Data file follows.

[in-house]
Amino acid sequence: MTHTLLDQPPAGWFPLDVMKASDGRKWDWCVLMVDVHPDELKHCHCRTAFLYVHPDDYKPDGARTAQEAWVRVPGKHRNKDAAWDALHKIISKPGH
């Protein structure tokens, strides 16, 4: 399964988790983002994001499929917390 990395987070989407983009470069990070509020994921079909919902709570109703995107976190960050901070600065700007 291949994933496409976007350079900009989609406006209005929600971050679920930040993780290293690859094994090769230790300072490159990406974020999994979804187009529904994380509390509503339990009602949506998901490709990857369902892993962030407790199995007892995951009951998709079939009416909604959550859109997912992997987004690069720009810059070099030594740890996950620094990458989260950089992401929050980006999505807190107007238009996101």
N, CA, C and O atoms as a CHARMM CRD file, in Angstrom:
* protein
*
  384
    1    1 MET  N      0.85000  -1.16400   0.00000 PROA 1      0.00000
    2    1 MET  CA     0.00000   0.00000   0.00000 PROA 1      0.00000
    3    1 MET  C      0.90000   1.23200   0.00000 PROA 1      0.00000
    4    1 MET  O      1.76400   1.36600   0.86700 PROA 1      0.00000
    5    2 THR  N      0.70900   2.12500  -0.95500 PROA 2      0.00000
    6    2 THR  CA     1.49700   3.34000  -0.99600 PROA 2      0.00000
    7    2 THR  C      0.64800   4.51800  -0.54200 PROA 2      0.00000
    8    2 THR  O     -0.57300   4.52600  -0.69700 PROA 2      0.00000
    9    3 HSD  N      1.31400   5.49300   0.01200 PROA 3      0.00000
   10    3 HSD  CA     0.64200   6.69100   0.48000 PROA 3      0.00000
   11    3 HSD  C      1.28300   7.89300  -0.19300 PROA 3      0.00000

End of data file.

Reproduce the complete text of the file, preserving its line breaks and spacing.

[in-house]
Amino acid sequence: MTHTLLDQPPAGWFPLDVMKASDGRKWDWCVLMVDVHPDELKHCHCRTAFLYVHPDDYKPDGARTAQEAWVRVPGKHRNKDAAWDALHKIISKPGH
């Protein structure tokens, strides 16, 4: 399964988790983002994001499929917390 990395987070989407983009470069990070509020994921079909919902709570109703995107976190960050901070600065700007 291949994933496409976007350079900009989609406006209005929600971050679920930040993780290293690859094994090769230790300072490159990406974020999994979804187009529904994380509390509503339990009602949506998901490709990857369902892993962030407790199995007892995951009951998709079939009416909604959550859109997912992997987004690069720009810059070099030594740890996950620094990458989260950089992401929050980006999505807190107007238009996101």
N, CA, C and O atoms as a CHARMM CRD file, in Angstrom:
* protein
*
  384
    1    1 MET  N      0.85000  -1.16400   0.00000 PROA 1      0.00000
    2    1 MET  CA     0.00000   0.00000   0.00000 PROA 1      0.00000
    3    1 MET  C      0.90000   1.23200   0.00000 PROA 1      0.00000
    4    1 MET  O      1.76400   1.36600   0.86700 PROA 1      0.00000
    5    2 THR  N      0.70900   2.12500  -0.95500 PROA 2      0.00000
    6    2 THR  CA     1.49700   3.34000  -0.99600 PROA 2      0.00000
    7    2 THR  C      0.64800   4.51800  -0.54200 PROA 2      0.00000
    8    2 THR  O     -0.57300   4.52600  -0.69700 PROA 2      0.00000
    9    3 HSD  N      1.31400   5.49300   0.01200 PROA 3      0.00000
   10    3 HSD  CA     0.64200   6.69100   0.48000 PROA 3      0.00000
   11    3 HSD  C      1.28300   7.89300  -0.19300 PROA 3      0.00000